Applicability of the Convention on the Elimination of All Forms of Discrimination against Women

The Convention on the Elimination of All Forms of Discrimination against Women (CEDAW) begins by quoting the Universal Declaration of Human Rights, which "proclaims that all human beings are born free and equal in dignity and rights and that everyone is entitled to all the rights and freedoms set forth therein, without distinction of any kind, including distinction based on sex." Article 1 of CEDAW provides a basic definition of discrimination against women that includes "any distinction, exclusion or ­restriction made on the basis of sex" that denies a person's full enjoyment of her rights. Although this definition appears to offer women protection from a broad array of discriminatory practices, CEDAW does not specifically list cultural practices or abuses considered discriminatory against women or provide specific guidance for states to protect women from specific harmful cultural practices.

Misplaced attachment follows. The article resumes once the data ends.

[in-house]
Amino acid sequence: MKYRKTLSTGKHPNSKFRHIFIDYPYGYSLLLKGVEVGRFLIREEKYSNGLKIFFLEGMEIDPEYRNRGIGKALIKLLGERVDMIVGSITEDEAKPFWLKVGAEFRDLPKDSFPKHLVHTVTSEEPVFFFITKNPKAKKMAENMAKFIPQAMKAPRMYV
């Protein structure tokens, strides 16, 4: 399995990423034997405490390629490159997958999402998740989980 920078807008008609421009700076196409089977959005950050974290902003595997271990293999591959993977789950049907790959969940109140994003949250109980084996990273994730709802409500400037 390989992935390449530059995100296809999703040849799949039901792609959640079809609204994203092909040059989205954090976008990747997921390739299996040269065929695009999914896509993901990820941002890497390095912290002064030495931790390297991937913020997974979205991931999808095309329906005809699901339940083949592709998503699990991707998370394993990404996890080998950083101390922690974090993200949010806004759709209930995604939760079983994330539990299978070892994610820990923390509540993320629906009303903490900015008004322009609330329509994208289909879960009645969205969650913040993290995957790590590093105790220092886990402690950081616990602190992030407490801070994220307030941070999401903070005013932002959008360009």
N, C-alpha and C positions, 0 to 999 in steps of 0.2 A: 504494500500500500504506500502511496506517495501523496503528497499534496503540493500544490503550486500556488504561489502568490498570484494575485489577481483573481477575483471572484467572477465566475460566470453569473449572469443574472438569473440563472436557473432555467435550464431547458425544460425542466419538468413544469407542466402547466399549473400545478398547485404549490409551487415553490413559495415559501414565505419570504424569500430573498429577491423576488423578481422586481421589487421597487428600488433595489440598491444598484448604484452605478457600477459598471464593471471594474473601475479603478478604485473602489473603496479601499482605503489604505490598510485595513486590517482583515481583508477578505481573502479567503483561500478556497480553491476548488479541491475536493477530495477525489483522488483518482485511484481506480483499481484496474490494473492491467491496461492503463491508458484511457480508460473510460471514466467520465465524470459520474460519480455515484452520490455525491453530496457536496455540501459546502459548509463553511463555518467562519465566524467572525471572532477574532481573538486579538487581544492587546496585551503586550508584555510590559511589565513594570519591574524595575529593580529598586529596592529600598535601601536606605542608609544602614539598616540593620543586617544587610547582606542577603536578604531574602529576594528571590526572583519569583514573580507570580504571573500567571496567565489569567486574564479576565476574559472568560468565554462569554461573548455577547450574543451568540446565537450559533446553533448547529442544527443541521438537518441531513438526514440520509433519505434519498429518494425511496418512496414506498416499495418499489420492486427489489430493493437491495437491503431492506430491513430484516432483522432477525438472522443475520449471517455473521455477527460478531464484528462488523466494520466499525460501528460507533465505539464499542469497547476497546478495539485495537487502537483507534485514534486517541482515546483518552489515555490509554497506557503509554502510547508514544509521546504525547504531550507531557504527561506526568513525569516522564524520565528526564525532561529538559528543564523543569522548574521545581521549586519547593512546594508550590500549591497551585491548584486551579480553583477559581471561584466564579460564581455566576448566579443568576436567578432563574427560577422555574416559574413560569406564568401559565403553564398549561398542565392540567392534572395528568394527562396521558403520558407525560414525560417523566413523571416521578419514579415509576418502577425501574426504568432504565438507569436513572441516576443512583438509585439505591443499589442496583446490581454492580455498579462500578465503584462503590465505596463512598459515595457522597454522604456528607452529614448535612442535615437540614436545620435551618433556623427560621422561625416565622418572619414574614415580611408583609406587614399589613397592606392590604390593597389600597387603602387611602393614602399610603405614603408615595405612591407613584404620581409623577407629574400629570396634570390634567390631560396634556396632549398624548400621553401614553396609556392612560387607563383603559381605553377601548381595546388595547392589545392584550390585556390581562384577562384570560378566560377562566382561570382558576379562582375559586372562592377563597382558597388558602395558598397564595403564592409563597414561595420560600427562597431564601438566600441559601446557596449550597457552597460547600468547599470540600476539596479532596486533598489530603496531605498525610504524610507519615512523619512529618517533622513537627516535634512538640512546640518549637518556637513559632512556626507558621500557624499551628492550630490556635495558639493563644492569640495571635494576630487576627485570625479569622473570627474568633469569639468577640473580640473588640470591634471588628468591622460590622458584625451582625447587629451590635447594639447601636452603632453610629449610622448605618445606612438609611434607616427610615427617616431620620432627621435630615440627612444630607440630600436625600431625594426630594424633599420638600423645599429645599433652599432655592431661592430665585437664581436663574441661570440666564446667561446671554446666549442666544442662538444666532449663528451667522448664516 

To the contrary, Article 12 of CEDAW applies directly to protecting women from HIV infection. Article 12 requires states to "take all appropriate measures to eliminate discrimination against women in the field of health care in order to ensure, on a basis of equality of men and women, access to health care services, including those related to family planning." Although AIDS was not originally mentioned in Article 12, in 1990, the Committee on the Elimination of Discrimination against Women issued a general recommendation entitled "Avoidance of Discrimination against Women in National Strategies for the Prevention and Control of AIDS," in which the Committee asked states to report on what they had done to improve women's health and prevent the spread of HIV/AIDS pursuant to Article 12 of CEDAW.

Related Provisions of the International Covenant on Economic, Social and Cultural Rights and the Effort of the Human Rights ­Committee